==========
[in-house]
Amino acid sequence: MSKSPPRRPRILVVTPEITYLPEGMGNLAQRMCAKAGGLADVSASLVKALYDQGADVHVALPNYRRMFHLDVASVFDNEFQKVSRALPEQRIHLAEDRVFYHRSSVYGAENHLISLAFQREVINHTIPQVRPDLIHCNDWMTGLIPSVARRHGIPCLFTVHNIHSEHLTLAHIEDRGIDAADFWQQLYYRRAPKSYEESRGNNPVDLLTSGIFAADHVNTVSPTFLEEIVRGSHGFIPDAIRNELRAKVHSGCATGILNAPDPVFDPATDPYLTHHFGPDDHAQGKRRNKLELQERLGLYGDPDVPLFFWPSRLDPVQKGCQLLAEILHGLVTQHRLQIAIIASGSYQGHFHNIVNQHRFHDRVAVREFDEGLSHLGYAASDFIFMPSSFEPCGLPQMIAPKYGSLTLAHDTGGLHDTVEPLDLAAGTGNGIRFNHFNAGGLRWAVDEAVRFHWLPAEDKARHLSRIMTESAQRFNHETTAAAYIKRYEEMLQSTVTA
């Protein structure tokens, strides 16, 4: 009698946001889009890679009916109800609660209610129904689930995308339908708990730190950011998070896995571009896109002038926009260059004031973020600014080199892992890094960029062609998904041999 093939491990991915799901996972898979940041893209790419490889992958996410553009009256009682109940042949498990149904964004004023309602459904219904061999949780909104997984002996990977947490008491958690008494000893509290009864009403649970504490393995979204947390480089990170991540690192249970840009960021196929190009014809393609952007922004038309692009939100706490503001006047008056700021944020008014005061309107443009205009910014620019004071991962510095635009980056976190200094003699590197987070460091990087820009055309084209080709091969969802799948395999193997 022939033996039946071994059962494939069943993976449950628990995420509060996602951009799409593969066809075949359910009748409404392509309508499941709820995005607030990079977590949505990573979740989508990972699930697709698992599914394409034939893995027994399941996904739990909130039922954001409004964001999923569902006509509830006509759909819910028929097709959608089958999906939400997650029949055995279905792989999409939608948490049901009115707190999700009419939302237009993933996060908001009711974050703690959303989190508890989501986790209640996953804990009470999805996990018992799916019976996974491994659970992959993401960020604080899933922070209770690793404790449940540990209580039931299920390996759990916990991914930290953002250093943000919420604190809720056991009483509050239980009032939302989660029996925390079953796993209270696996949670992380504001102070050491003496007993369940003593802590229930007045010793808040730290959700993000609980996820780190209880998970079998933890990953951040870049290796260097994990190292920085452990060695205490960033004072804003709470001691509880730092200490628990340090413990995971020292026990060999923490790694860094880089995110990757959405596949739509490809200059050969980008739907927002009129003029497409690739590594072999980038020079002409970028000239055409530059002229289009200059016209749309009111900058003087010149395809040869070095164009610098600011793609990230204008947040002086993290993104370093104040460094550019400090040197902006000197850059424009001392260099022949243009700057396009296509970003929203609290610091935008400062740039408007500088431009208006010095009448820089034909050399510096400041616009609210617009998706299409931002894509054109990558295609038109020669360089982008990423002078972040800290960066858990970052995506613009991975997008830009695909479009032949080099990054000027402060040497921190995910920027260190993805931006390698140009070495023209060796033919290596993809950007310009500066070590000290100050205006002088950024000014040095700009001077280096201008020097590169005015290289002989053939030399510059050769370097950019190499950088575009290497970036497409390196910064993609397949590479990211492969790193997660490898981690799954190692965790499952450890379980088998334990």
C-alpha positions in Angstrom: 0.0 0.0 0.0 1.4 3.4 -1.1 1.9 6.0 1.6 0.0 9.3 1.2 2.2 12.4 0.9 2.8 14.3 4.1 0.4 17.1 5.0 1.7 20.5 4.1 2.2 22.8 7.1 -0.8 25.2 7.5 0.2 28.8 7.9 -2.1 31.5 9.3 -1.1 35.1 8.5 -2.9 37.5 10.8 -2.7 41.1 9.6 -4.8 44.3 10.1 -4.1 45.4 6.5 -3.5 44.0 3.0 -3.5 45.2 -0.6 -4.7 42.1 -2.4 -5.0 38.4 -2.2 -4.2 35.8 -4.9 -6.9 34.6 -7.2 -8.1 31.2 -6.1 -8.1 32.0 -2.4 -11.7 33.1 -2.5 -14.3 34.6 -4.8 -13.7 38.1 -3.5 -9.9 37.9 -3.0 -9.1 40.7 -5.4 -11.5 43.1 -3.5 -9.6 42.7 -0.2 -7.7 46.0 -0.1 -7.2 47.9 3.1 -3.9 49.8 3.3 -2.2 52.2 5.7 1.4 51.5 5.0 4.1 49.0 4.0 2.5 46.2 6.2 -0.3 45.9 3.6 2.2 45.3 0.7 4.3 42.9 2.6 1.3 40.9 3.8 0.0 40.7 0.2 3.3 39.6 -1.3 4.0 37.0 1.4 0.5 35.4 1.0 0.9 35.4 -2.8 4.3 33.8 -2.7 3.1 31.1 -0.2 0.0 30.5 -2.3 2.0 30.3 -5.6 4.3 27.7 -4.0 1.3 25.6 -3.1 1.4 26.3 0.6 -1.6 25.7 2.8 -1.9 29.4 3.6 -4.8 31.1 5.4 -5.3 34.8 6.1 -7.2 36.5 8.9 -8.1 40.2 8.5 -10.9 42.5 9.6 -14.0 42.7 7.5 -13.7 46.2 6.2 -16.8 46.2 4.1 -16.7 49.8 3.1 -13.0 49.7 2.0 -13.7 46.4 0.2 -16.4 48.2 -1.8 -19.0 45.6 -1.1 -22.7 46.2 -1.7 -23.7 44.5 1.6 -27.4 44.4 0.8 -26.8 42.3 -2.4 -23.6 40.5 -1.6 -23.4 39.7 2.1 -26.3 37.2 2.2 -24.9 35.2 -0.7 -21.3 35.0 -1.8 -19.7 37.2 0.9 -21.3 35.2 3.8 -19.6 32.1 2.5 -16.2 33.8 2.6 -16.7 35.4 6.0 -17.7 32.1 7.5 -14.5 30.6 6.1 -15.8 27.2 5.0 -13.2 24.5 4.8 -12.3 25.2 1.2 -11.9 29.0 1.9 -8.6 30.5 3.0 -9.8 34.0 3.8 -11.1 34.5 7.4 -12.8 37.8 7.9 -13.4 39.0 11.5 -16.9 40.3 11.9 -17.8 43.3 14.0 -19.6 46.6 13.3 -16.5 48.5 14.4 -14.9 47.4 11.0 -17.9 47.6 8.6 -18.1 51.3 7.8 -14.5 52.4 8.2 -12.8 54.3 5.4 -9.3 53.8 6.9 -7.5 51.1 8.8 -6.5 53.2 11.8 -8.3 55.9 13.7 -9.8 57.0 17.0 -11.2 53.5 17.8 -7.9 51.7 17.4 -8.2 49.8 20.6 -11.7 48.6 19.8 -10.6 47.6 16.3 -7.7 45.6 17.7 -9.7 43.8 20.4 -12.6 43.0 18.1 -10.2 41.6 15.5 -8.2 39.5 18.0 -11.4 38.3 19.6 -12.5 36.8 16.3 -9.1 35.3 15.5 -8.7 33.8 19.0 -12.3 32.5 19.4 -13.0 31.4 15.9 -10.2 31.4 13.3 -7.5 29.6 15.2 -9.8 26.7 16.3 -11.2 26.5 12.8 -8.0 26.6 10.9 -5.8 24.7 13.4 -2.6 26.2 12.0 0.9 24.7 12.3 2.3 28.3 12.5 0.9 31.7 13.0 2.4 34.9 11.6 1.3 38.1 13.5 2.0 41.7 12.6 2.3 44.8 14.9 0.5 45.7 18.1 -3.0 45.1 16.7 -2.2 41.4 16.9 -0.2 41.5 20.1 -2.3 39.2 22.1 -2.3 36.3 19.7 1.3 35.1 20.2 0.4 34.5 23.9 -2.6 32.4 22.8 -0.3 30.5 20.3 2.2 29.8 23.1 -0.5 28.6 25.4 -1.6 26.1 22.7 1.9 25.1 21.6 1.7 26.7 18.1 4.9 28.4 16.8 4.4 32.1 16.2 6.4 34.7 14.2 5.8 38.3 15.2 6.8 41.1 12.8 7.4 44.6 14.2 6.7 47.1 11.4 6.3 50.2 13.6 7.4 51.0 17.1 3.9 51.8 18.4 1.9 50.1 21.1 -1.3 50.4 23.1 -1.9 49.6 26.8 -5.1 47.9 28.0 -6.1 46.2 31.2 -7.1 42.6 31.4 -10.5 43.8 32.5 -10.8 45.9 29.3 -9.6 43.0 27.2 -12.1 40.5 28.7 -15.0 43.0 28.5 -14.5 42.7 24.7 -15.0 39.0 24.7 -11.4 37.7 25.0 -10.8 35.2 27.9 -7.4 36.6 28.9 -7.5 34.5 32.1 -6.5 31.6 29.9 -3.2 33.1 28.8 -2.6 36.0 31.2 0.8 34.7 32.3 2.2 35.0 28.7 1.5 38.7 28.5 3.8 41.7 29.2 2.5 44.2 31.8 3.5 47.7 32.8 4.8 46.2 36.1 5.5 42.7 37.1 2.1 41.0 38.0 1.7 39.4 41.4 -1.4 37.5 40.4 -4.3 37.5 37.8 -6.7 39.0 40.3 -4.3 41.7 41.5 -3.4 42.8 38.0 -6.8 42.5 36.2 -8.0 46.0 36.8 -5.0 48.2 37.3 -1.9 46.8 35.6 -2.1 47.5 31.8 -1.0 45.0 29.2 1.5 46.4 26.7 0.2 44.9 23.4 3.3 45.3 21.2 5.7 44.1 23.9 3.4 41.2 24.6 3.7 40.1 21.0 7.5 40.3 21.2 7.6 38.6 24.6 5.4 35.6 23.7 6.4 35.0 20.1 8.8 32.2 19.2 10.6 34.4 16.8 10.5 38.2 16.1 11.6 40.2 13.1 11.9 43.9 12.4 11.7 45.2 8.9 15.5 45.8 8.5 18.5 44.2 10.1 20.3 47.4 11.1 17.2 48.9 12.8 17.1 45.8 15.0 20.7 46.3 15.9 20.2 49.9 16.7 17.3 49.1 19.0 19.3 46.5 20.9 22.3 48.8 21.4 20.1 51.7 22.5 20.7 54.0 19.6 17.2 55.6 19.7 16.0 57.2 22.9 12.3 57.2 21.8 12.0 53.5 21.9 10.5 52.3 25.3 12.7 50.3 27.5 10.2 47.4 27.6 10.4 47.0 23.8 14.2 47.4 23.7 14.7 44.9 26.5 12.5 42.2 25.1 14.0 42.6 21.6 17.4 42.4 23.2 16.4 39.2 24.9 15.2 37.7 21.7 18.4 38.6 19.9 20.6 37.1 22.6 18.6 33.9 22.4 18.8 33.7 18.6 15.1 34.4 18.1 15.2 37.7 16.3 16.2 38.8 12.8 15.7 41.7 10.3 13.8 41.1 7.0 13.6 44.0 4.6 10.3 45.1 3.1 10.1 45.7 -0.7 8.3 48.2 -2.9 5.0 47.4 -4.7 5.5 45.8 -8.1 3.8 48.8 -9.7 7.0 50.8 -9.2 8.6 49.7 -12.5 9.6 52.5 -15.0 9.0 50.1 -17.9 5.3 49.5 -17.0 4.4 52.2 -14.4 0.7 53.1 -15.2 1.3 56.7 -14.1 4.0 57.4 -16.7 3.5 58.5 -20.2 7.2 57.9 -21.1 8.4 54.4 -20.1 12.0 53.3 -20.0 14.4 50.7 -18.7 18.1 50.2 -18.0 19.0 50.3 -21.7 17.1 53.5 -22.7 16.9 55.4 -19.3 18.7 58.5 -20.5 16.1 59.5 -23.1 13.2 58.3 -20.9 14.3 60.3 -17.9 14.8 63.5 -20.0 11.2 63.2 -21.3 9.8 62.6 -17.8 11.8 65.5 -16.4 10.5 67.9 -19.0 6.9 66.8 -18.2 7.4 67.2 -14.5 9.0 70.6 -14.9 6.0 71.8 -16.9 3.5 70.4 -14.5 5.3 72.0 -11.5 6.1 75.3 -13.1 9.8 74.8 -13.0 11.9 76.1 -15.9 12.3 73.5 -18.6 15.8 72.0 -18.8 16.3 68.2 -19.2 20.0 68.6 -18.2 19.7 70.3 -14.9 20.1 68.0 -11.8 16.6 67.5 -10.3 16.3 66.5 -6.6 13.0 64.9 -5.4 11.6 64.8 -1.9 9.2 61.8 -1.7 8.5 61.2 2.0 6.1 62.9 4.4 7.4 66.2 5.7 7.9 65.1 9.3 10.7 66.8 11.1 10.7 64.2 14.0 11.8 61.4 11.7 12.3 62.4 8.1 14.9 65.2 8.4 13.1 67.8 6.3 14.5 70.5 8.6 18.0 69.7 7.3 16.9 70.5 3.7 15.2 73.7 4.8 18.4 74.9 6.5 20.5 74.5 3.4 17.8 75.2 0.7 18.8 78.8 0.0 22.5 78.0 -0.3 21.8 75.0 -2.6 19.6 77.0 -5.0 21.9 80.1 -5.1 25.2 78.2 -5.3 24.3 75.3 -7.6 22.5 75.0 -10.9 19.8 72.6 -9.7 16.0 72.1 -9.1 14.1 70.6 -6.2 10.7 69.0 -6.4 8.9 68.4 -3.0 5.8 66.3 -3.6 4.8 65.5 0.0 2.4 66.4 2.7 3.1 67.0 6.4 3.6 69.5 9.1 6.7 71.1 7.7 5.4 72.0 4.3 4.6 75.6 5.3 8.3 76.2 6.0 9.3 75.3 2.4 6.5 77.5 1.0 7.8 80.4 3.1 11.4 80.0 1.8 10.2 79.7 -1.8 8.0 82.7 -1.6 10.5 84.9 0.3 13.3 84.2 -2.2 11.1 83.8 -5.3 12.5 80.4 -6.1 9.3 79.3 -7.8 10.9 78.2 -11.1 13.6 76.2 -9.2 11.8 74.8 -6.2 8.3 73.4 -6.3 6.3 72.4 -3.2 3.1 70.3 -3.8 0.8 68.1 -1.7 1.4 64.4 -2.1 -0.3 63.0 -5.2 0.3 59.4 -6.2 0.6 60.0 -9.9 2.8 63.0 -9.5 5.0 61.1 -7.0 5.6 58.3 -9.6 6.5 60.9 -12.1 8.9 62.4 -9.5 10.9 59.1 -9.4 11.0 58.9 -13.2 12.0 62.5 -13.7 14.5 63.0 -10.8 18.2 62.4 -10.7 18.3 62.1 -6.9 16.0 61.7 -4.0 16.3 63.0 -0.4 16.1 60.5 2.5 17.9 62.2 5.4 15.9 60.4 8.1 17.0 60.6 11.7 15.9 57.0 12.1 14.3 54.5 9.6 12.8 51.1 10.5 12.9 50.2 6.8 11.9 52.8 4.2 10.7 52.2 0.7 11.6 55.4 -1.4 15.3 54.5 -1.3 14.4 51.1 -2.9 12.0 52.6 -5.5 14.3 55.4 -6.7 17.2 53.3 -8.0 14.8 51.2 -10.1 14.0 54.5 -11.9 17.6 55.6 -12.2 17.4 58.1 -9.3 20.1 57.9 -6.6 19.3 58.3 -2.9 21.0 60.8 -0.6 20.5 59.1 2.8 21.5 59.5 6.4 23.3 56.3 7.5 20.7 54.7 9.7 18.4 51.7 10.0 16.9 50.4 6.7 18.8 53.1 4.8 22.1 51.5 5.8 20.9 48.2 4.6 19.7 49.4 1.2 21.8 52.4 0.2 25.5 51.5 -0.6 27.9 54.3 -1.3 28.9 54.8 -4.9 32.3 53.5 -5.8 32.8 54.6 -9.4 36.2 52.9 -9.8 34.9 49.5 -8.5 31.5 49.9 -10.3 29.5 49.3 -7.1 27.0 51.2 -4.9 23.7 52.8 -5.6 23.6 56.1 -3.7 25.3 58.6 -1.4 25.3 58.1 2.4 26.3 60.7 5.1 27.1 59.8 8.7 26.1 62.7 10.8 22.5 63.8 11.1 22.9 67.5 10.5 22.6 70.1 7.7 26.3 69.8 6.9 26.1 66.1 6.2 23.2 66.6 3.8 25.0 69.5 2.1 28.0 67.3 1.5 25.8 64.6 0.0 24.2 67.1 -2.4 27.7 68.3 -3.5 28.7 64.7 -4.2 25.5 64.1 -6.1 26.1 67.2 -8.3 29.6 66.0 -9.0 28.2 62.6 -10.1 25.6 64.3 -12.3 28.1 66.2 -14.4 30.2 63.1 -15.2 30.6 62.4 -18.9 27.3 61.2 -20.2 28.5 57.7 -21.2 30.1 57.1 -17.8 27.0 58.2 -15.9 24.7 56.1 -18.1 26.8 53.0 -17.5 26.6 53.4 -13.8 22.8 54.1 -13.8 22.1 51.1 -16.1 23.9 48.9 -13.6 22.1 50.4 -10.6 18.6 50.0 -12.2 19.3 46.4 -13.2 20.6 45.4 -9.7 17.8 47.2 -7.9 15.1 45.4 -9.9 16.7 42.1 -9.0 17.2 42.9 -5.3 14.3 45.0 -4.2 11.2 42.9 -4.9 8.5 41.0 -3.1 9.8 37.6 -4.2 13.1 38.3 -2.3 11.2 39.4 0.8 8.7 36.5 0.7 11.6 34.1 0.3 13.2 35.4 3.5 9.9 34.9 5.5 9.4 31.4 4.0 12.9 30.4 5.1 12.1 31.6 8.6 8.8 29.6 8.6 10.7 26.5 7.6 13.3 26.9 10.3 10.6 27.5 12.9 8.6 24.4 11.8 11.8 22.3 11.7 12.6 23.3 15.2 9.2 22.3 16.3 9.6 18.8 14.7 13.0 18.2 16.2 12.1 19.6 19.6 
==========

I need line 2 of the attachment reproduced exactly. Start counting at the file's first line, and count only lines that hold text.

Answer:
Amino acid sequence: MSKSPPRRPRILVVTPEITYLPEGMGNLAQRMCAKAGGLADVSASLVKALYDQGADVHVALPNYRRMFHLDVASVFDNEFQKVSRALPEQRIHLAEDRVFYHRSSVYGAENHLISLAFQREVINHTIPQVRPDLIHCNDWMTGLIPSVARRHGIPCLFTVHNIHSEHLTLAHIEDRGIDAADFWQQLYYRRAPKSYEESRGNNPVDLLTSGIFAADHVNTVSPTFLEEIVRGSHGFIPDAIRNELRAKVHSGCATGILNAPDPVFDPATDPYLTHHFGPDDHAQGKRRNKLELQERLGLYGDPDVPLFFWPSRLDPVQKGCQLLAEILHGLVTQHRLQIAIIASGSYQGHFHNIVNQHRFHDRVAVREFDEGLSHLGYAASDFIFMPSSFEPCGLPQMIAPKYGSLTLAHDTGGLHDTVEPLDLAAGTGNGIRFNHFNAGGLRWAVDEAVRFHWLPAEDKARHLSRIMTESAQRFNHETTAAAYIKRYEEMLQSTVTA